What if the Vikings Turn to a Familiar Face at Running Back?

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Despite the Minnesota Vikings deciding to move on from Dalvin Cook this offseason, it has continued to seem like the organization is not set on Alexander Mattison running away with the role. What if they turn to a former fan favorite for some help?

What if the Vikings Turn to a Familiar Face at Running Back?

The Vikings have brought in Kareem Hunt on a visit, and they have also signed some training camp depth at the running back position. Right now, Alexander Mattison appears to be the lead back, with some combination of Kene Nwanwgwu, Ty Chandler, and DeWayne McBride behind him. That group may benefit from some experience, and the Atlanta Falcons have an answer they could offer.

Enter Cordarelle Patterson.

Mike Zimmer never could figure out how to use the wide receiver out of Tennessee, and the Vikings largely failed on their 2013 first-round pick. He was force-fed as a wideout but couldn’t ever run crisp routes, and his hands were questionable at best. Despite showing elite athleticism as a kick returner, the best utilization practices continued to fly over Zimmer’s head.

the Vikings Turn
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Patterson then went to Oakland and was largely cast as the same player. It wasn’t until playing for the New England Patriots and Bill Belichick in 2018 that Patterson generated more than 40 attempts as a runner. The Chicago Bears then backed that off in 2019 before pushing ahead in 2020. The past two seasons with the Atlanta Falcons have seen Patterson become a gadget player with a focus on running back. That’s exactly what the Vikings could benefit from.

Mattison should be expected to be a fine runner for the Vikings. He has long been among the better backups in the league, and taking over for Cook should give him an additional opportunity to showcase his abilities. What may be a problem for Mattison, however, is that the Vikings interior offensive line leaves plenty to be desired. Opportunity to run between the tackles is difficult, and he may not be the talent to execute it.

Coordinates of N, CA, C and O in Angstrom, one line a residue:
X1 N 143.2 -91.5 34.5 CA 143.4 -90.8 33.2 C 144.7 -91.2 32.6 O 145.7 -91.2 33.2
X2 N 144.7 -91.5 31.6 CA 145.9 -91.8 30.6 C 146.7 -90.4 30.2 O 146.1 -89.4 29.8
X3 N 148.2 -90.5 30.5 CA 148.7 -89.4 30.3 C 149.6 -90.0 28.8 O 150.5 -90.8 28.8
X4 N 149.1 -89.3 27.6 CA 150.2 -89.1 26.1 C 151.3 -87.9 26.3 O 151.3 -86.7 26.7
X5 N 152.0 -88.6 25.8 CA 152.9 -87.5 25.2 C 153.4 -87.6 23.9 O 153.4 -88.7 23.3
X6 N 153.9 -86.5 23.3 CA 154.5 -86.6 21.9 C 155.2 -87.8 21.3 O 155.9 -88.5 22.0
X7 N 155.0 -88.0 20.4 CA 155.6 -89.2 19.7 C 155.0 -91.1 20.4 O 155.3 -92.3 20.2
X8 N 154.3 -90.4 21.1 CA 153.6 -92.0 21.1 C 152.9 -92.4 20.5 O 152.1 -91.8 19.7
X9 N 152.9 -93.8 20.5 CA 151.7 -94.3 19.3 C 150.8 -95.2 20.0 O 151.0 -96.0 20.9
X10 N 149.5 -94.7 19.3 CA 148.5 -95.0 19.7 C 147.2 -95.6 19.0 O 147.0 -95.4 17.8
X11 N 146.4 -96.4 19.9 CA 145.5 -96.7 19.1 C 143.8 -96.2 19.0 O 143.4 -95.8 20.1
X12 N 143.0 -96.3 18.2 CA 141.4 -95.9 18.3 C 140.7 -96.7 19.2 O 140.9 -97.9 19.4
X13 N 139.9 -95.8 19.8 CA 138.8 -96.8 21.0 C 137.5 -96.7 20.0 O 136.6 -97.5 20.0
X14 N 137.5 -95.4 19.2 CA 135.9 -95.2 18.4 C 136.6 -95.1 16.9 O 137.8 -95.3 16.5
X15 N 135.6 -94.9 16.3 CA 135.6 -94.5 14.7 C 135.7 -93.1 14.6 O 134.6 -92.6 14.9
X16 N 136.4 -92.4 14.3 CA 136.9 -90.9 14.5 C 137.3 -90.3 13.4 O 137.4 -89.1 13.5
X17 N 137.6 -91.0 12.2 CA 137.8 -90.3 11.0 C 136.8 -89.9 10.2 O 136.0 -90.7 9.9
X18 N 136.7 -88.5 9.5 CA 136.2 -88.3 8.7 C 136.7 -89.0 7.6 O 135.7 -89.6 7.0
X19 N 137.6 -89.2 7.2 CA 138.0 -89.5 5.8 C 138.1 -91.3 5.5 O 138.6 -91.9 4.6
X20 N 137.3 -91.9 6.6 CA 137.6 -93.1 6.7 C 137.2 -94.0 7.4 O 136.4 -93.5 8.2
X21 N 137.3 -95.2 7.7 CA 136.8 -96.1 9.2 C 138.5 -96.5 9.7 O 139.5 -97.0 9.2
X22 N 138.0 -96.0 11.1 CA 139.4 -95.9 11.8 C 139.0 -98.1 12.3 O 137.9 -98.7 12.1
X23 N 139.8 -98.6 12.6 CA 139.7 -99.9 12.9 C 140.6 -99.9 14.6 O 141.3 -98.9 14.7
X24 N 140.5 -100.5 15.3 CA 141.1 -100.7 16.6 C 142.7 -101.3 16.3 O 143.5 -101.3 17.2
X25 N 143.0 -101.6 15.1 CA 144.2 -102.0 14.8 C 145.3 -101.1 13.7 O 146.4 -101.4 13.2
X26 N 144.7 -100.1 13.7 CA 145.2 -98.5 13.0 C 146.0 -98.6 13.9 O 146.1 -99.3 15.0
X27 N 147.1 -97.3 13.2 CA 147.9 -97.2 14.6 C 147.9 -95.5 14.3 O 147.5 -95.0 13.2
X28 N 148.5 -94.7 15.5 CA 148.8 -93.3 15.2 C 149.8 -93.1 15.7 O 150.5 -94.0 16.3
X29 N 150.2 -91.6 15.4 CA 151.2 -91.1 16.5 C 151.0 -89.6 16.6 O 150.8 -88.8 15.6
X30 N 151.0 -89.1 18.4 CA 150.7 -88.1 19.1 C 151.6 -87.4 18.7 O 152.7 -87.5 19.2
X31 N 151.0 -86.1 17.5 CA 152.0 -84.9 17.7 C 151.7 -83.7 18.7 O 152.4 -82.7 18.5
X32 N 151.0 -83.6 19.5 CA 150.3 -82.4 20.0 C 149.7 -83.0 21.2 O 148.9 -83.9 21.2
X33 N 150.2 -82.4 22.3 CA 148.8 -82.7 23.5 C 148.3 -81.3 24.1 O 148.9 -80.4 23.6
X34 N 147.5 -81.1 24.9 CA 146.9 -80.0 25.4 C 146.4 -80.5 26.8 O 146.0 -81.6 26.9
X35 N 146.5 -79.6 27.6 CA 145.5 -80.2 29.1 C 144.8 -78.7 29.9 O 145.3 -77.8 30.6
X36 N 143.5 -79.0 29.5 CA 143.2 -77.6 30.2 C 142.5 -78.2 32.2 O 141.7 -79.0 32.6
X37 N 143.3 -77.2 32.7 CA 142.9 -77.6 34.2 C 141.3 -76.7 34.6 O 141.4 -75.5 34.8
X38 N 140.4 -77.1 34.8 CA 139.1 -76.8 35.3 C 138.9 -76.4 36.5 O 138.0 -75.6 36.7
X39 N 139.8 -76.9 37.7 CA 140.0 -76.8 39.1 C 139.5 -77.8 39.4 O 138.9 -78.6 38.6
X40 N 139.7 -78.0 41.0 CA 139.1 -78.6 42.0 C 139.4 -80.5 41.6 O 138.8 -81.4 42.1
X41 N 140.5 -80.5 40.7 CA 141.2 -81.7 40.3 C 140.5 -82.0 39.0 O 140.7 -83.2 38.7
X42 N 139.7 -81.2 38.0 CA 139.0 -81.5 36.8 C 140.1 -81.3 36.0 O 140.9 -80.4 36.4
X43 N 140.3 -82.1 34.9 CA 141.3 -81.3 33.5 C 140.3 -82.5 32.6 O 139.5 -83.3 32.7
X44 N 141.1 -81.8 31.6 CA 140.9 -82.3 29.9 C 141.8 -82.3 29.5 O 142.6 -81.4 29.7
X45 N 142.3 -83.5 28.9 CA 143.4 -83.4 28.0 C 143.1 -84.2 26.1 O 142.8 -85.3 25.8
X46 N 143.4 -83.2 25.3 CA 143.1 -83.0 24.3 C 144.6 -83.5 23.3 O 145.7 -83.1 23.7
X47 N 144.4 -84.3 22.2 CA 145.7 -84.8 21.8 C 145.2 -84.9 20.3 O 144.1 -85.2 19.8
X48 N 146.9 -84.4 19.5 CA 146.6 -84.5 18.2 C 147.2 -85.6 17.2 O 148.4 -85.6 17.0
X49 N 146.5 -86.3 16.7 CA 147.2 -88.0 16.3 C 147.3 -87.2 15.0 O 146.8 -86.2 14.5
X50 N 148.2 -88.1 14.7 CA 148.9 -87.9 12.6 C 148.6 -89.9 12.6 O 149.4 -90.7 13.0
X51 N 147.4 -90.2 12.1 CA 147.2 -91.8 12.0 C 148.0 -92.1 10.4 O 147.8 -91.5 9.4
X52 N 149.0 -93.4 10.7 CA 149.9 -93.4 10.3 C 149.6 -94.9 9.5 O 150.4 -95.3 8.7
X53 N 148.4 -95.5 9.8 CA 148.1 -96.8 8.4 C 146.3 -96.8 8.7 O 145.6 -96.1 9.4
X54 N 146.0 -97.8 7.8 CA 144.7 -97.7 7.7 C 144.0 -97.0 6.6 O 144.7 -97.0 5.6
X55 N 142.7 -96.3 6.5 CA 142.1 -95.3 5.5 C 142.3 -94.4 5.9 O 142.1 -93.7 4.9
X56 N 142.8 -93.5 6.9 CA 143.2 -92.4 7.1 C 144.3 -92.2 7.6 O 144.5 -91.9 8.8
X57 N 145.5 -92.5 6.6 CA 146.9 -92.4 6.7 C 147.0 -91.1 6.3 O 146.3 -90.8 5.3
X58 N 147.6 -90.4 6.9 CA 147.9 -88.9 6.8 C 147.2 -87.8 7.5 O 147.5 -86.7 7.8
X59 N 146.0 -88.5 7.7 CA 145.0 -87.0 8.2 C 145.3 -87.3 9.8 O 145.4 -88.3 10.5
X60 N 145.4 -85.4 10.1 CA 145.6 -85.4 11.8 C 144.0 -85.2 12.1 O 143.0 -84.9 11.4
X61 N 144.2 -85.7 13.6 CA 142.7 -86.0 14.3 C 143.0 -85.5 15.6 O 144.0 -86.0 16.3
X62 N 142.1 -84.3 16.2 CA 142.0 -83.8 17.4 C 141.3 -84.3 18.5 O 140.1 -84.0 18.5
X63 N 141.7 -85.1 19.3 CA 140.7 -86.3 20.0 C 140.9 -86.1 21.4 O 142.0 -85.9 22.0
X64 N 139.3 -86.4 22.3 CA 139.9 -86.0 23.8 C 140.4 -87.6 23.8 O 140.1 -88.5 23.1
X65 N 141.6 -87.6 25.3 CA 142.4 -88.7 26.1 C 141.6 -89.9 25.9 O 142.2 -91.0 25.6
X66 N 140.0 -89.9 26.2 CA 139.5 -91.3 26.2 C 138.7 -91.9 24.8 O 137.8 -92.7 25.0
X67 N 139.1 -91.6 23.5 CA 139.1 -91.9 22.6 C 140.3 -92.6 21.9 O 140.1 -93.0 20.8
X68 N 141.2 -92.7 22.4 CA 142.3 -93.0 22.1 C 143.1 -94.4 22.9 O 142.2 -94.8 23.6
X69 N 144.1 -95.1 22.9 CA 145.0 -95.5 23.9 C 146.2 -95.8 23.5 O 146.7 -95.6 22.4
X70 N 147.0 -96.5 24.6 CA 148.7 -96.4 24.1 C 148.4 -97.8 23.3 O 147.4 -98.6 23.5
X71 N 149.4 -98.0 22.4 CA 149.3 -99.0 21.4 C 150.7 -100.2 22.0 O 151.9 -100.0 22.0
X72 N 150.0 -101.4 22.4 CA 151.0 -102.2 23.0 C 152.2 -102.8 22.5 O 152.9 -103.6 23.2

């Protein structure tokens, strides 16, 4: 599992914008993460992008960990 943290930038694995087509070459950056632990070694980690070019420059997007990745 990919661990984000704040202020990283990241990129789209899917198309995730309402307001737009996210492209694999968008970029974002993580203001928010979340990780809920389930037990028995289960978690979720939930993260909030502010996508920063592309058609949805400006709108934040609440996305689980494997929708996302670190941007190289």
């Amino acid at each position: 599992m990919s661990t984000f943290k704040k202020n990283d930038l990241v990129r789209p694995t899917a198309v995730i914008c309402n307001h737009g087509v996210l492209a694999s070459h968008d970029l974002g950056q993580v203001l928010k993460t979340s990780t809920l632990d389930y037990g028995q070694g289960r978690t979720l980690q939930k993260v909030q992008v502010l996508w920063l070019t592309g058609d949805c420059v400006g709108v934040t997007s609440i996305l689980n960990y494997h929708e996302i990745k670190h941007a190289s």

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Grabbing a traditional running back like Hunt, or some other free agent, could result in similar issues. While still talented, the focus would be to rush in the traditional sense. With a player like Patterson, Kevin O’Connell can get creative and open up the playbook a bit more. Patterson doesn’t need to line up behind the quarterback, and he can be given the ball in a handful of ways.

Beyond just working as a runner, Patterson can be a dynamic threat in the passing game. Upgrading an aging Adam Thielen with Jordan Addison was a big move, and T.J. Hockenson is much better than Irv Smith Jr. Still, the Vikings were searching for more options to provide quarterback Kirk Cousins last year, and Patterson raises the water level more than that of K.J. Osborn or someone further down the depth chart.

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At 32 years old, his skillset is certainly on the tail-end of his career. At $5.5 million for 2023, his cap hit is not untenable, and the Vikings could get out a year from now for less than $3 million. Acquiring him shouldn’t cost a substantial amount, but that type of acquisition represents a marginal boost on the fringe of the roster.

Maybe the Vikings decide they are content with what they have in the locker room. Then again, general manager Kwesi Adofo-Mensah made changes at this time a year ago, and he could again be looking to enhance the opportunity for a competitive rebuild.

Ted Schwerzler is a blogger from the Twin Cities that is focused on all things Minnesota Twins and Minnesota Vikings. He’s active on Twitter and writes weekly for Twins Daily. As a former college athlete and avid sports fan, covering our pro teams with a passion has always seemed like such a natural outlet.